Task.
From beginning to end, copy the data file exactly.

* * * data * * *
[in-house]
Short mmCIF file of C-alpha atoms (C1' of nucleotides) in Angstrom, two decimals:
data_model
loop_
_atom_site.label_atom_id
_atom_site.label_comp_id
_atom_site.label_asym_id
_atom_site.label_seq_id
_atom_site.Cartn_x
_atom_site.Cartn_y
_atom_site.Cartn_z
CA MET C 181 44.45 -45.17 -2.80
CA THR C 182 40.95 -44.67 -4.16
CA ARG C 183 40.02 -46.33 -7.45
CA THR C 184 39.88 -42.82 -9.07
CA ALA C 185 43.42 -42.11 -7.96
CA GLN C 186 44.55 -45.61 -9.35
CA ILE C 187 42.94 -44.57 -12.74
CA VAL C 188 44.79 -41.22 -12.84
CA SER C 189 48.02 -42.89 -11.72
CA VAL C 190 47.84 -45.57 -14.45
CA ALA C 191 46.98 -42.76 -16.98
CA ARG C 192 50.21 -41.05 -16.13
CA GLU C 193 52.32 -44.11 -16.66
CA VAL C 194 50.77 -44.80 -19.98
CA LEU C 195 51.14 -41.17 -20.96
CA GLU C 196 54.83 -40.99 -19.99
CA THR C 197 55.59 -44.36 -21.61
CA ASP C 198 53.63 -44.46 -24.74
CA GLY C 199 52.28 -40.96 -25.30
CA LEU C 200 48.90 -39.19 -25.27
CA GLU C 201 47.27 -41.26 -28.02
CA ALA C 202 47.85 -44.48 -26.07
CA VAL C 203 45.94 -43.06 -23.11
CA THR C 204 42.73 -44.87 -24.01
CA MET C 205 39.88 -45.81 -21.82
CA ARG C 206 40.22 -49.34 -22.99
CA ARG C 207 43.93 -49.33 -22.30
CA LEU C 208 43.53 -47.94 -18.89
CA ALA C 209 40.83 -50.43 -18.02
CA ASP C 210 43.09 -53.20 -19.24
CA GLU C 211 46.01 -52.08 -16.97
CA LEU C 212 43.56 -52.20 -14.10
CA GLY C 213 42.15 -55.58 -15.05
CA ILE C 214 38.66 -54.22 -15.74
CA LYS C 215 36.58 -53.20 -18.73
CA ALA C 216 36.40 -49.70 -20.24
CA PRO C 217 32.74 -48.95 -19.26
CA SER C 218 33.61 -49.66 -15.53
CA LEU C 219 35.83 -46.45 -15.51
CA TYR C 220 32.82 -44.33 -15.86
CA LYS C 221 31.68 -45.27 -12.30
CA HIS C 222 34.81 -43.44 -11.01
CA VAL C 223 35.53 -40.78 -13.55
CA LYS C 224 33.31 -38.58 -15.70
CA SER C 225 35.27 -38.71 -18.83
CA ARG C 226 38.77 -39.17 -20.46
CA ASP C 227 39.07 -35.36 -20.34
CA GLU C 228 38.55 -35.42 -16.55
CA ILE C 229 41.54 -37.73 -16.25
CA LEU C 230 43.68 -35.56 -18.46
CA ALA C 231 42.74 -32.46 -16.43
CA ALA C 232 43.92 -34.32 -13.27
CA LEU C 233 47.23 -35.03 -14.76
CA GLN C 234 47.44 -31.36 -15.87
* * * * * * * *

[in-house]
Short mmCIF file of C-alpha atoms (C1' of nucleotides) in Angstrom, two decimals:
data_model
loop_
_atom_site.label_atom_id
_atom_site.label_comp_id
_atom_site.label_asym_id
_atom_site.label_seq_id
_atom_site.Cartn_x
_atom_site.Cartn_y
_atom_site.Cartn_z
CA MET C 181 44.45 -45.17 -2.80
CA THR C 182 40.95 -44.67 -4.16
CA ARG C 183 40.02 -46.33 -7.45
CA THR C 184 39.88 -42.82 -9.07
CA ALA C 185 43.42 -42.11 -7.96
CA GLN C 186 44.55 -45.61 -9.35
CA ILE C 187 42.94 -44.57 -12.74
CA VAL C 188 44.79 -41.22 -12.84
CA SER C 189 48.02 -42.89 -11.72
CA VAL C 190 47.84 -45.57 -14.45
CA ALA C 191 46.98 -42.76 -16.98
CA ARG C 192 50.21 -41.05 -16.13
CA GLU C 193 52.32 -44.11 -16.66
CA VAL C 194 50.77 -44.80 -19.98
CA LEU C 195 51.14 -41.17 -20.96
CA GLU C 196 54.83 -40.99 -19.99
CA THR C 197 55.59 -44.36 -21.61
CA ASP C 198 53.63 -44.46 -24.74
CA GLY C 199 52.28 -40.96 -25.30
CA LEU C 200 48.90 -39.19 -25.27
CA GLU C 201 47.27 -41.26 -28.02
CA ALA C 202 47.85 -44.48 -26.07
CA VAL C 203 45.94 -43.06 -23.11
CA THR C 204 42.73 -44.87 -24.01
CA MET C 205 39.88 -45.81 -21.82
CA ARG C 206 40.22 -49.34 -22.99
CA ARG C 207 43.93 -49.33 -22.30
CA LEU C 208 43.53 -47.94 -18.89
CA ALA C 209 40.83 -50.43 -18.02
CA ASP C 210 43.09 -53.20 -19.24
CA GLU C 211 46.01 -52.08 -16.97
CA LEU C 212 43.56 -52.20 -14.10
CA GLY C 213 42.15 -55.58 -15.05
CA ILE C 214 38.66 -54.22 -15.74
CA LYS C 215 36.58 -53.20 -18.73
CA ALA C 216 36.40 -49.70 -20.24
CA PRO C 217 32.74 -48.95 -19.26
CA SER C 218 33.61 -49.66 -15.53
CA LEU C 219 35.83 -46.45 -15.51
CA TYR C 220 32.82 -44.33 -15.86
CA LYS C 221 31.68 -45.27 -12.30
CA HIS C 222 34.81 -43.44 -11.01
CA VAL C 223 35.53 -40.78 -13.55
CA LYS C 224 33.31 -38.58 -15.70
CA SER C 225 35.27 -38.71 -18.83
CA ARG C 226 38.77 -39.17 -20.46
CA ASP C 227 39.07 -35.36 -20.34
CA GLU C 228 38.55 -35.42 -16.55
CA ILE C 229 41.54 -37.73 -16.25
CA LEU C 230 43.68 -35.56 -18.46
CA ALA C 231 42.74 -32.46 -16.43
CA ALA C 232 43.92 -34.32 -13.27
CA LEU C 233 47.23 -35.03 -14.76
CA GLN C 234 47.44 -31.36 -15.87